• Although the preferred embodiments of the present invention have been disclosed for illustrative purposes, those skilled in the art will appreciate that various modifications, additions and substitutions are possible, without departing from the scope and spirit of the invention as disclosed in the accompanying claims.

Claims (20)

What is claimed is:
1. A motor driving apparatus comprising:
an inverter to convert a DC voltage of a DC-link capacitor into an AC voltage ;
a DC-link resistor disposed between the DC-link capacitor and the inverter; and
a controller to control the inverter based on a phase current sampled through the DC-link resistor, wherein the controller estimates a phase current based on the phase current sampled through the DC-link resistor, in an interval in which phase current detection is not possible, and
wherein the AC voltage is converted in accordance with a switching operation and output to a motor.
2. The motor driving apparatus of claim 1, wherein the controller controls a switching element in the inverter according to space vector-based pulse width modulation control, and estimates the phase current based on the sampled phase current in the interval in which a voltage vector application time is shorter than a minimum voltage vector application time.
3. The motor driving apparatus of claim 1, wherein the controller estimates the phase current in the interval based on the sampled phase current, a phase current gradient according to a switching pattern of a switching element in the inverter, and a voltage vector application time according to a voltage command value.
4. The motor driving apparatus of claim 1, wherein estimating the phase current includes estimating an average phase current.
5. The motor driving apparatus of claim 1, wherein the controller controls a switching element in the inverter according to space vector-based pulse width modulation control, detects, at different times, two phase currents of a 3-phase current flowing through the motor and calculates the other phase current of the 3-phase current based on the two detected currents.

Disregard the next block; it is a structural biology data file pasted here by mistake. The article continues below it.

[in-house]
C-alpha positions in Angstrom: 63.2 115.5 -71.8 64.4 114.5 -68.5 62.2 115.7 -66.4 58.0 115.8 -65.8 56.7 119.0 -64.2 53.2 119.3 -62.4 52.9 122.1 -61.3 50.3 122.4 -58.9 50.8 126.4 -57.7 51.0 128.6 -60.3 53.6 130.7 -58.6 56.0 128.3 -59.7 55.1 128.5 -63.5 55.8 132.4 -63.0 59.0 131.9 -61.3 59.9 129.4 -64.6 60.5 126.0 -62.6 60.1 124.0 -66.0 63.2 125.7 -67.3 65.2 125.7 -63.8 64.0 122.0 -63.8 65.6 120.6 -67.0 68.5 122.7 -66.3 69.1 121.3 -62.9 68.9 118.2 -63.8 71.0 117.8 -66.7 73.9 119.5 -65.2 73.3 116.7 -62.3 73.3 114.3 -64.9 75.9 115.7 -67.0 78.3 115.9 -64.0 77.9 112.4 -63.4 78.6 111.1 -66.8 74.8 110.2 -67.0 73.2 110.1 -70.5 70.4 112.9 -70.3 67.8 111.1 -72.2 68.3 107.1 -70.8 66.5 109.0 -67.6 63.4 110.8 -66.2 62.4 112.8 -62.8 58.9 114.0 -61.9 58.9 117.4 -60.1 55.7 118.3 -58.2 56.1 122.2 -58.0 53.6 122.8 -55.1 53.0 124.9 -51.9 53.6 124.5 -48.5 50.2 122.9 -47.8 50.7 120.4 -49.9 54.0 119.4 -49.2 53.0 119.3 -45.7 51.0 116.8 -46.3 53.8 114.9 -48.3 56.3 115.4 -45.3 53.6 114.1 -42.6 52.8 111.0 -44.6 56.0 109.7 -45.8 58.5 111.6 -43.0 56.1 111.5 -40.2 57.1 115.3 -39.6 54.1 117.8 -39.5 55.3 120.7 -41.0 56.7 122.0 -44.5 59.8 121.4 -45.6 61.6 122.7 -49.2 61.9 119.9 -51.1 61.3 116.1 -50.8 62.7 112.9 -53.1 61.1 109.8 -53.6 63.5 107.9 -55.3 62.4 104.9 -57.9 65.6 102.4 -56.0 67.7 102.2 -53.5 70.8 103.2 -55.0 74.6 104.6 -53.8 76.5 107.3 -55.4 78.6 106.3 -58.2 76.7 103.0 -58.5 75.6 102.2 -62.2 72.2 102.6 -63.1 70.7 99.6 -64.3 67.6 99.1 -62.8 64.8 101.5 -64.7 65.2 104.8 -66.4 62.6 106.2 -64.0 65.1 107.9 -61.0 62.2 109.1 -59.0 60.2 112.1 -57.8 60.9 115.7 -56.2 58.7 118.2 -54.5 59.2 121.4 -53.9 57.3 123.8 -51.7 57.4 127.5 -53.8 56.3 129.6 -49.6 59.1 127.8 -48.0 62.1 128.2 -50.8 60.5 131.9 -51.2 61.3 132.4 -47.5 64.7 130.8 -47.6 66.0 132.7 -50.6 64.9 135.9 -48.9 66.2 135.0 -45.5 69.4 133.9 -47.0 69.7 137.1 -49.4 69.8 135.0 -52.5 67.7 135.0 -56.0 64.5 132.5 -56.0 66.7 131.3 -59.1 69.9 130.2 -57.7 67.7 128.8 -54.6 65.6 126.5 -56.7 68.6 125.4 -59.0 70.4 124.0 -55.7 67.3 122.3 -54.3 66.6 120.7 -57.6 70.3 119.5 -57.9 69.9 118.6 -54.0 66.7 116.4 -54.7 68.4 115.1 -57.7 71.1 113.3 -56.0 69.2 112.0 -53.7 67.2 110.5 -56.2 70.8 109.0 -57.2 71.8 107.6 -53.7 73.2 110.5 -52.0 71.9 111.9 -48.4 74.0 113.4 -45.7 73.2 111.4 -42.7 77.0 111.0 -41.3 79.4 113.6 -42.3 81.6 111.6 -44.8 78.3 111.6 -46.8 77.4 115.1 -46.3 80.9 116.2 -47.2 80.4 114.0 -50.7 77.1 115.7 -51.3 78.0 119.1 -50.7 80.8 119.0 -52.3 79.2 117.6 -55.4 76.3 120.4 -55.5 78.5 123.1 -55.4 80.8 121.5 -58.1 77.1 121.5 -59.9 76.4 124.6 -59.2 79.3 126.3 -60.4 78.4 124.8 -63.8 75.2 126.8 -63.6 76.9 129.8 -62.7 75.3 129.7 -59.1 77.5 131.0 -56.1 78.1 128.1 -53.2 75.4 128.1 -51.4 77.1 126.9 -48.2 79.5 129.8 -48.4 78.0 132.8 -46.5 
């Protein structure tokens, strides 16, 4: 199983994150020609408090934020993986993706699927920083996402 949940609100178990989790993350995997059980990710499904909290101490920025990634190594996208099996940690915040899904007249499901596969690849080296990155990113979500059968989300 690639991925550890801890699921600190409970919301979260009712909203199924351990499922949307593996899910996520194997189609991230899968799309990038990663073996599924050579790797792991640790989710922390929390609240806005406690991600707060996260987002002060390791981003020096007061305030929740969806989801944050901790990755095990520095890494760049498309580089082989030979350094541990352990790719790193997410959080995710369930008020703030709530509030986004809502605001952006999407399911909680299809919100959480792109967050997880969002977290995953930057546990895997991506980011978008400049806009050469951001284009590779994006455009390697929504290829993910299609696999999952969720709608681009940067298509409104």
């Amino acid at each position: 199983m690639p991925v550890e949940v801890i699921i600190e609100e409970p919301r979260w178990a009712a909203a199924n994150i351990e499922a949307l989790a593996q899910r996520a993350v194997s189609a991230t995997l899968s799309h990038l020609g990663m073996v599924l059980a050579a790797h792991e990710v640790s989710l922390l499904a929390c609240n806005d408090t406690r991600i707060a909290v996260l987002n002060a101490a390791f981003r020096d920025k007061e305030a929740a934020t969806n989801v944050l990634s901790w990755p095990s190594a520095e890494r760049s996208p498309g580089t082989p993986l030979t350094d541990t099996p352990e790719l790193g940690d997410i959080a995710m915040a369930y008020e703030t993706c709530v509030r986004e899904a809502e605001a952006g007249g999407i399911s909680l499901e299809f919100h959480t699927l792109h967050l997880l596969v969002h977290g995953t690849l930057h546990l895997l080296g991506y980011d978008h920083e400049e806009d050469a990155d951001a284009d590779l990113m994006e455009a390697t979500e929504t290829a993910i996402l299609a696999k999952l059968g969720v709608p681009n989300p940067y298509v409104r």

6. The motor driving apparatus of claim 5, wherein the controller performs current compensation for the 3-phase current with respect to a first time within the pulse width modulation control period, and controls the inverter based on a 3-phase current obtained through the current compensation, wherein the times for the detection are different from a time for the calculation.
7. The motor driving apparatus of claim 2, wherein the minimum voltage vector application time is a sum of a ring settling time, a dead time of the inverter, and an analog-to-digital (AD) conversion time.
8. The motor driving apparatus of claim 1, wherein the controller estimates the phase current based on the sampled phase current without a turn-on timing shift of the switching element in the interval in which the phase current detection is not possible.
9. The motor driving apparatus of claim 1, further comprising:
a converter to convert an AC voltage into a DC voltage;
the DC-link capacitor to store a DC-link voltage corresponding to an output terminal of the converter; and
a DC-link voltage detector to detect the DC-link voltage.
10. The motor driving apparatus of claim 9, wherein the controller comprises:
a speed calculator to calculate a speed of the motor based on a detected output current of the inverter;
a current command generator to generate the current command value based on the calculated speed of the motor and a speed command value;